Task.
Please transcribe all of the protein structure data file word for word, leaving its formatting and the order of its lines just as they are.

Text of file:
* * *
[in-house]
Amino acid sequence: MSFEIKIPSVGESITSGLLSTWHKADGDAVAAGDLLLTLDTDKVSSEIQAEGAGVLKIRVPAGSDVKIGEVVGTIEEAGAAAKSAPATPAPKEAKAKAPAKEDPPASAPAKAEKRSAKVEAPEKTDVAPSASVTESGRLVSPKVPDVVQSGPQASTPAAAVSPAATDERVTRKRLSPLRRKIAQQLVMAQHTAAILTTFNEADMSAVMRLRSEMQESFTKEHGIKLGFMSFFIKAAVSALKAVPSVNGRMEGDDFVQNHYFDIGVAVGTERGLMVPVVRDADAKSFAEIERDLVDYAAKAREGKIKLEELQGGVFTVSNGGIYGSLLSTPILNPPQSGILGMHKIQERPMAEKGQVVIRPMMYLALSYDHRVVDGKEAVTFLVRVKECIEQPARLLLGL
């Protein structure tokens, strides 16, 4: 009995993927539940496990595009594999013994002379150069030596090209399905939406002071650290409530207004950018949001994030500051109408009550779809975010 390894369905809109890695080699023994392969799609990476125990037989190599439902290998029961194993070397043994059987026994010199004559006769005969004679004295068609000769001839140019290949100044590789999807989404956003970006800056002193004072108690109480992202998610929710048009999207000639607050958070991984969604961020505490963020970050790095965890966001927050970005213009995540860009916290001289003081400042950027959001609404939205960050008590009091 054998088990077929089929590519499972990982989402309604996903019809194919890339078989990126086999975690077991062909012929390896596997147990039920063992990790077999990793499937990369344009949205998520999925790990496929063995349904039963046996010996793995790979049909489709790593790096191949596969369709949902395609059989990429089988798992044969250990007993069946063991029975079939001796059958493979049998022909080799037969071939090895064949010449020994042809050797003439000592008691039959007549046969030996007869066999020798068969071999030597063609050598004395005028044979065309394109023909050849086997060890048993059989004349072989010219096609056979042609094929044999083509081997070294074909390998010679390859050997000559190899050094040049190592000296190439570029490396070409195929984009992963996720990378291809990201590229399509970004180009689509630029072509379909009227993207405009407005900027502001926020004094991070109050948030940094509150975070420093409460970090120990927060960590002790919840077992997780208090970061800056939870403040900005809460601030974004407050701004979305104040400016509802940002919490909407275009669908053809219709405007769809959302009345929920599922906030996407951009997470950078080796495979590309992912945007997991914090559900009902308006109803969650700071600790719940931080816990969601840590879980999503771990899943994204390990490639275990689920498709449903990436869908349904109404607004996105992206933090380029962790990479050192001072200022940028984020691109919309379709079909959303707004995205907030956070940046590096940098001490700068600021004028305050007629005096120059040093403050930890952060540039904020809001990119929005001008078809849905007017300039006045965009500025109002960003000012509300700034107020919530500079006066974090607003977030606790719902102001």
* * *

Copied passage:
[in-house]
Amino acid sequence: MSFEIKIPSVGESITSGLLSTWHKADGDAVAAGDLLLTLDTDKVSSEIQAEGAGVLKIRVPAGSDVKIGEVVGTIEEAGAAAKSAPATPAPKEAKAKAPAKEDPPASAPAKAEKRSAKVEAPEKTDVAPSASVTESGRLVSPKVPDVVQSGPQASTPAAAVSPAATDERVTRKRLSPLRRKIAQQLVMAQHTAAILTTFNEADMSAVMRLRSEMQESFTKEHGIKLGFMSFFIKAAVSALKAVPSVNGRMEGDDFVQNHYFDIGVAVGTERGLMVPVVRDADAKSFAEIERDLVDYAAKAREGKIKLEELQGGVFTVSNGGIYGSLLSTPILNPPQSGILGMHKIQERPMAEKGQVVIRPMMYLALSYDHRVVDGKEAVTFLVRVKECIEQPARLLLGL
């Protein structure tokens, strides 16, 4: 009995993927539940496990595009594999013994002379150069030596090209399905939406002071650290409530207004950018949001994030500051109408009550779809975010 390894369905809109890695080699023994392969799609990476125990037989190599439902290998029961194993070397043994059987026994010199004559006769005969004679004295068609000769001839140019290949100044590789999807989404956003970006800056002193004072108690109480992202998610929710048009999207000639607050958070991984969604961020505490963020970050790095965890966001927050970005213009995540860009916290001289003081400042950027959001609404939205960050008590009091 054998088990077929089929590519499972990982989402309604996903019809194919890339078989990126086999975690077991062909012929390896596997147990039920063992990790077999990793499937990369344009949205998520999925790990496929063995349904039963046996010996793995790979049909489709790593790096191949596969369709949902395609059989990429089988798992044969250990007993069946063991029975079939001796059958493979049998022909080799037969071939090895064949010449020994042809050797003439000592008691039959007549046969030996007869066999020798068969071999030597063609050598004395005028044979065309394109023909050849086997060890048993059989004349072989010219096609056979042609094929044999083509081997070294074909390998010679390859050997000559190899050094040049190592000296190439570029490396070409195929984009992963996720990378291809990201590229399509970004180009689509630029072509379909009227993207405009407005900027502001926020004094991070109050948030940094509150975070420093409460970090120990927060960590002790919840077992997780208090970061800056939870403040900005809460601030974004407050701004979305104040400016509802940002919490909407275009669908053809219709405007769809959302009345929920599922906030996407951009997470950078080796495979590309992912945007997991914090559900009902308006109803969650700071600790719940931080816990969601840590879980999503771990899943994204390990490639275990689920498709449903990436869908349904109404607004996105992206933090380029962790990479050192001072200022940028984020691109919309379709079909959303707004995205907030956070940046590096940098001490700068600021004028305050007629005096120059040093403050930890952060540039904020809001990119929005001008078809849905007017300039006045965009500025109002960003000012509300700034107020919530500079006066974090607003977030606790719902102001």